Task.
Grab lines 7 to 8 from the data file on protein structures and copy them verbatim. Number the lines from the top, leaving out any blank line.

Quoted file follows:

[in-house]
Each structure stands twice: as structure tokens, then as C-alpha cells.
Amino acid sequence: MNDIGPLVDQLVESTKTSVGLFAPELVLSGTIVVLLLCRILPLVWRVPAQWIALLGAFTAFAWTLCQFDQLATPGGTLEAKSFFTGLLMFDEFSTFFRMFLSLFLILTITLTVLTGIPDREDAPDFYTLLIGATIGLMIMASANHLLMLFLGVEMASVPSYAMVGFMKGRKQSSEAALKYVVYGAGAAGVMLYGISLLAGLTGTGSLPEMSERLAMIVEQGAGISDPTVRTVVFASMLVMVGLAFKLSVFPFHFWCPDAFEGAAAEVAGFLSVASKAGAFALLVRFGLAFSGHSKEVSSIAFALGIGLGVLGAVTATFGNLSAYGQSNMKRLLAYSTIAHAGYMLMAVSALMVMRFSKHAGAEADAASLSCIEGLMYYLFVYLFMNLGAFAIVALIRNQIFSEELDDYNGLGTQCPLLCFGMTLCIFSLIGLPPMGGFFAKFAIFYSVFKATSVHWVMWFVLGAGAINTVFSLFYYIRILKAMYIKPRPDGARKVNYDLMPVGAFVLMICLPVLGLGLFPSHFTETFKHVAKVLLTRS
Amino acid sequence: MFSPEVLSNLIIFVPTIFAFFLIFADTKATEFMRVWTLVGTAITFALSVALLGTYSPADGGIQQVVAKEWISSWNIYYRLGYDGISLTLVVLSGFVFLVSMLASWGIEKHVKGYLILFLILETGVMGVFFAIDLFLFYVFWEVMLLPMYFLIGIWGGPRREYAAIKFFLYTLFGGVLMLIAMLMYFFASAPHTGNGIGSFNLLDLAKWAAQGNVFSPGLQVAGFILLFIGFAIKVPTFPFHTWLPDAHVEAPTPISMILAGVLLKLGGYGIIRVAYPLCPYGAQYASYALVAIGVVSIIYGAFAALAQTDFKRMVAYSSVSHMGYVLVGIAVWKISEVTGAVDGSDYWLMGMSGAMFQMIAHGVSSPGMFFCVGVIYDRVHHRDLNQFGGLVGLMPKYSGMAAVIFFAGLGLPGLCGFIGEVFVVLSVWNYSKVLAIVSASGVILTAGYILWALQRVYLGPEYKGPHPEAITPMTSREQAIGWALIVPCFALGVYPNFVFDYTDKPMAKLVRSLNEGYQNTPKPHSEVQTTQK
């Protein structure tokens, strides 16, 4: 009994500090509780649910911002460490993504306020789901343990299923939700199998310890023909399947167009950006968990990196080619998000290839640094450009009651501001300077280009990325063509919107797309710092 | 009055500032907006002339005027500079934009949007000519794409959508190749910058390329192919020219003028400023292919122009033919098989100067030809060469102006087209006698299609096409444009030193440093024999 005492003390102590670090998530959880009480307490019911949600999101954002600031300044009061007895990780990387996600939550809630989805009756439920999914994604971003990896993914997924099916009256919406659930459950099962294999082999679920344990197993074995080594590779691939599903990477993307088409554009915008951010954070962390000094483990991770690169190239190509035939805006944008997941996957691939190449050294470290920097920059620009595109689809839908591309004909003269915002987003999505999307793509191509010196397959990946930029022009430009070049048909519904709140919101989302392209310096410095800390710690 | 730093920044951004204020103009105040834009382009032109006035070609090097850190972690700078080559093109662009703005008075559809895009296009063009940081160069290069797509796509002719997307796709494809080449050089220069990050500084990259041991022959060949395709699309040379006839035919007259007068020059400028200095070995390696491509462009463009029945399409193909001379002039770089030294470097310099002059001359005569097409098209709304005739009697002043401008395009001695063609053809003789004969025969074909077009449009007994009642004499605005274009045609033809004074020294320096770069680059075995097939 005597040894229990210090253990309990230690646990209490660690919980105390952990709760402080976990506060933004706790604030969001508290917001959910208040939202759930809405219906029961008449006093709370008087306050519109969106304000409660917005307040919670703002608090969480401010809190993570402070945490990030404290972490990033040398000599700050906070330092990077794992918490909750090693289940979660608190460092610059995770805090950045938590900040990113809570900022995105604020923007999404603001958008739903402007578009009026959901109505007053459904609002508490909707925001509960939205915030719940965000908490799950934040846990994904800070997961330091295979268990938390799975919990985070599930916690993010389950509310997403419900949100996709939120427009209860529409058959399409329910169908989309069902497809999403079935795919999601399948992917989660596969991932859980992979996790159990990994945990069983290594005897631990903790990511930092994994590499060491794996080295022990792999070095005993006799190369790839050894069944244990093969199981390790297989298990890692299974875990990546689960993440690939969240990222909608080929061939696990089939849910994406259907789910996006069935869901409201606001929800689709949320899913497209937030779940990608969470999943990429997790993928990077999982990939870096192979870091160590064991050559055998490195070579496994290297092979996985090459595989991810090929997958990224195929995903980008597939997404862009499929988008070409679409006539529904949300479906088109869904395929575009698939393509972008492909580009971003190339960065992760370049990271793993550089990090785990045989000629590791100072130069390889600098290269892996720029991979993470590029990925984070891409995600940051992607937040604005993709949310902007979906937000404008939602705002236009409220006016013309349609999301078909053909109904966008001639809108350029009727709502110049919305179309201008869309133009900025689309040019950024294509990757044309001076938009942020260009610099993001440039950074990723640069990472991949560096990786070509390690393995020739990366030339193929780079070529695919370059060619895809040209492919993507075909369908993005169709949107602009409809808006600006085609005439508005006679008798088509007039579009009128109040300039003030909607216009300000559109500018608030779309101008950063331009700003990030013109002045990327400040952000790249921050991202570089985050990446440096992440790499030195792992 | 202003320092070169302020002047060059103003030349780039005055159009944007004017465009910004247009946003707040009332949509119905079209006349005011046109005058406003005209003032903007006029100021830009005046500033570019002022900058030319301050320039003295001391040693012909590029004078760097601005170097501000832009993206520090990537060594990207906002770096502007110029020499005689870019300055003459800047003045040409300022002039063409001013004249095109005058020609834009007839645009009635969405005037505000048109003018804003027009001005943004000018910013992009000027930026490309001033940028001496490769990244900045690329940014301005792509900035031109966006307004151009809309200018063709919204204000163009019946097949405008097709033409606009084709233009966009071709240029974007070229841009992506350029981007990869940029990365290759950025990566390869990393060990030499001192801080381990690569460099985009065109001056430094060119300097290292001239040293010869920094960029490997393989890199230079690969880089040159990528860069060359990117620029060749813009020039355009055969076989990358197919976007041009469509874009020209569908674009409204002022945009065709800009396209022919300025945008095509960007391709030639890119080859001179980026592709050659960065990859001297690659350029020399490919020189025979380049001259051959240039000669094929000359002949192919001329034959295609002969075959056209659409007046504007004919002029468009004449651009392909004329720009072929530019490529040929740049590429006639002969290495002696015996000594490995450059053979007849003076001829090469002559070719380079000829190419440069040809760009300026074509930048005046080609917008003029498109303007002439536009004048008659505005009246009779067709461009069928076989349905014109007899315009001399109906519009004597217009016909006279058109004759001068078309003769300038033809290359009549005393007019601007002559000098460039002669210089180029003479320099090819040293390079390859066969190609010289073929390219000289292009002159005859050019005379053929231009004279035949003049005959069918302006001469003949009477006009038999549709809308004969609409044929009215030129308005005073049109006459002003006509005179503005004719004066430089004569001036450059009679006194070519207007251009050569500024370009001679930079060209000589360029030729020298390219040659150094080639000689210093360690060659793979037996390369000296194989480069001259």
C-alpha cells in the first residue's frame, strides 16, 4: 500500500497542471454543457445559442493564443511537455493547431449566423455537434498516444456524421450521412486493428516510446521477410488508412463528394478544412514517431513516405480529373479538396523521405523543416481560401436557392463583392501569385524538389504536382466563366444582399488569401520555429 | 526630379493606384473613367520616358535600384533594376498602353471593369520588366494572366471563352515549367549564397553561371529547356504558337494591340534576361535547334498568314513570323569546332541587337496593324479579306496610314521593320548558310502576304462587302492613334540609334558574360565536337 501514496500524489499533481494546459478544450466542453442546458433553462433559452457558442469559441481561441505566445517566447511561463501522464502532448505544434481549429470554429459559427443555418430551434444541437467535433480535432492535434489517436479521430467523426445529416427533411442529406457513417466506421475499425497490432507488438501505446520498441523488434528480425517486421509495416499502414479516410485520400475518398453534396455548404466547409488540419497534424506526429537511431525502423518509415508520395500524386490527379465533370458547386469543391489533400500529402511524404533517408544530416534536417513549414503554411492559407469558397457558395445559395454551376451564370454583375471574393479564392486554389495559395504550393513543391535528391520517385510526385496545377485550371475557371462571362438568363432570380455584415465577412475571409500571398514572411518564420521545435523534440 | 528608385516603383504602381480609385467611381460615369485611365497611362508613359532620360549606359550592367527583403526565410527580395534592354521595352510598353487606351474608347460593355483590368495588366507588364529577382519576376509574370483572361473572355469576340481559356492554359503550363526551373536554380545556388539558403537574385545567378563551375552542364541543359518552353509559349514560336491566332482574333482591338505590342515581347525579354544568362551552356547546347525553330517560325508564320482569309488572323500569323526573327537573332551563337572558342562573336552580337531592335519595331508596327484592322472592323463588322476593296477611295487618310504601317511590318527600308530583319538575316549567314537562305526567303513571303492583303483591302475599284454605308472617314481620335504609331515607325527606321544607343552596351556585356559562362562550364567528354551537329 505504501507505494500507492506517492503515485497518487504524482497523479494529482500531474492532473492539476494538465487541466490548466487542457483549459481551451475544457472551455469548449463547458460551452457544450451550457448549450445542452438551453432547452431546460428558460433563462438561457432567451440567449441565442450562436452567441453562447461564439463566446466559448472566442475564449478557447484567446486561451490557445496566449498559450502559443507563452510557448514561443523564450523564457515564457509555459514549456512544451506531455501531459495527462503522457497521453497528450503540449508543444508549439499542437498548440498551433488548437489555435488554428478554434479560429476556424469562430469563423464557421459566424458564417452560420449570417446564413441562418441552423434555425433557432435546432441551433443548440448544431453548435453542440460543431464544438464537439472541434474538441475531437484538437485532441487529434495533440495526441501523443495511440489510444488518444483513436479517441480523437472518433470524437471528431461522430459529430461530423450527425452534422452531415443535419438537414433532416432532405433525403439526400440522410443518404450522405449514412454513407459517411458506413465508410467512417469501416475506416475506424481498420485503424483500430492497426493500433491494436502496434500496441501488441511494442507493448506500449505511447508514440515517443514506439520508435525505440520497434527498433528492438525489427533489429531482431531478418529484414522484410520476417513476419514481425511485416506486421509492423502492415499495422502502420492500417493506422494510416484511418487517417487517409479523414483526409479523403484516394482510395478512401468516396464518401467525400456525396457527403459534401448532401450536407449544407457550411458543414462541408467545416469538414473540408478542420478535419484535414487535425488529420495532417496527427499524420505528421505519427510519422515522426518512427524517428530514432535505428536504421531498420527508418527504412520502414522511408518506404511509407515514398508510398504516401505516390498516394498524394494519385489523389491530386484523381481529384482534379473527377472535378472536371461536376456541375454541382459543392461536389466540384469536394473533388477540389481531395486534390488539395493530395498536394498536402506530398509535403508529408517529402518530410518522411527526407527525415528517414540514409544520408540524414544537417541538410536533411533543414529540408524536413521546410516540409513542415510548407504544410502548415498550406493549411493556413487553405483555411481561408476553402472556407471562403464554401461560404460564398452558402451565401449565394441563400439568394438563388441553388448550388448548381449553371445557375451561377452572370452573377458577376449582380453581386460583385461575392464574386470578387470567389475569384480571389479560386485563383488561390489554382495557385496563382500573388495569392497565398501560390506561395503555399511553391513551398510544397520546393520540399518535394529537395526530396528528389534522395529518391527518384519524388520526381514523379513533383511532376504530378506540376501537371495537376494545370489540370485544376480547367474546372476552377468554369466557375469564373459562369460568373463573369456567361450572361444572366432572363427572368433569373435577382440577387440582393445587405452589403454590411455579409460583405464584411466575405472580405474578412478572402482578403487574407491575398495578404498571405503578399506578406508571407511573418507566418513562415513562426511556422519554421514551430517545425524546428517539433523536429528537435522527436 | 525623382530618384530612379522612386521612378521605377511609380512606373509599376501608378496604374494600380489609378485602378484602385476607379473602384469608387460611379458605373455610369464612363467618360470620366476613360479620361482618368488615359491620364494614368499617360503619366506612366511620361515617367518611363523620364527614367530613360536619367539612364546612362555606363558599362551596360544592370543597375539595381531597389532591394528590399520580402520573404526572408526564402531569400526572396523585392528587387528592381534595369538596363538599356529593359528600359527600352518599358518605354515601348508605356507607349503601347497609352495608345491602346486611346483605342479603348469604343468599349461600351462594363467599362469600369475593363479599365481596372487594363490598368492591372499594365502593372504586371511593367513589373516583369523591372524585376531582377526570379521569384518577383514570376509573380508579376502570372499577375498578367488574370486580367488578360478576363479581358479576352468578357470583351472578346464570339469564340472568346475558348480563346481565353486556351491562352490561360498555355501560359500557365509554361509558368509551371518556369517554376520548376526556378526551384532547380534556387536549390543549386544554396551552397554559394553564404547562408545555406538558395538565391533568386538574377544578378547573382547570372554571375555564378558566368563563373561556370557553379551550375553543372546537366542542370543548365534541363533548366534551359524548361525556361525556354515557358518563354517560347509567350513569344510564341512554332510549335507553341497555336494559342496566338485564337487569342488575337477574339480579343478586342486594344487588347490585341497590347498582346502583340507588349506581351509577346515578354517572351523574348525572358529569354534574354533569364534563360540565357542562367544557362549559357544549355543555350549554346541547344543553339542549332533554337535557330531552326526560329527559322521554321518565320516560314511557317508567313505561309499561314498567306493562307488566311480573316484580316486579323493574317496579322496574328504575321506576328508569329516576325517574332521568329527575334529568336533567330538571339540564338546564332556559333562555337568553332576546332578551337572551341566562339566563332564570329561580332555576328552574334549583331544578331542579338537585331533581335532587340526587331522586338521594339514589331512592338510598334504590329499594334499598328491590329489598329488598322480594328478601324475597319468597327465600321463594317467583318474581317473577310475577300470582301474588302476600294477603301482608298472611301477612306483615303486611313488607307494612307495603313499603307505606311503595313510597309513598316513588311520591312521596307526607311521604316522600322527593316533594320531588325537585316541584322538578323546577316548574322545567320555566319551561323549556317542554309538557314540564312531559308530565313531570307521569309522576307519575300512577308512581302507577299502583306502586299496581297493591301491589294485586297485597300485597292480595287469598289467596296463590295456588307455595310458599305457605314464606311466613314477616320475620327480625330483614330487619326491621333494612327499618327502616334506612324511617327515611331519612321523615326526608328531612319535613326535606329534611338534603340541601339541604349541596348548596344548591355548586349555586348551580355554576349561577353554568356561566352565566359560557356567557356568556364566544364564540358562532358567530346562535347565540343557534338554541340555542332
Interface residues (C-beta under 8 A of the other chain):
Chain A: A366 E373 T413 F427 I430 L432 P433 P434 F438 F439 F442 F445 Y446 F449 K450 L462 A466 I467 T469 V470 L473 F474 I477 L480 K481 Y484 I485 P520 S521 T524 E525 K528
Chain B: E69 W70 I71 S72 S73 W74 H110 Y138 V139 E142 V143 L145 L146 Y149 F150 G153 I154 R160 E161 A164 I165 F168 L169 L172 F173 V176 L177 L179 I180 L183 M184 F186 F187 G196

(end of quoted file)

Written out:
Interface residues (C-beta under 8 A of the other chain):
Chain A: A366 E373 T413 F427 I430 L432 P433 P434 F438 F439 F442 F445 Y446 F449 K450 L462 A466 I467 T469 V470 L473 F474 I477 L480 K481 Y484 I485 P520 S521 T524 E525 K528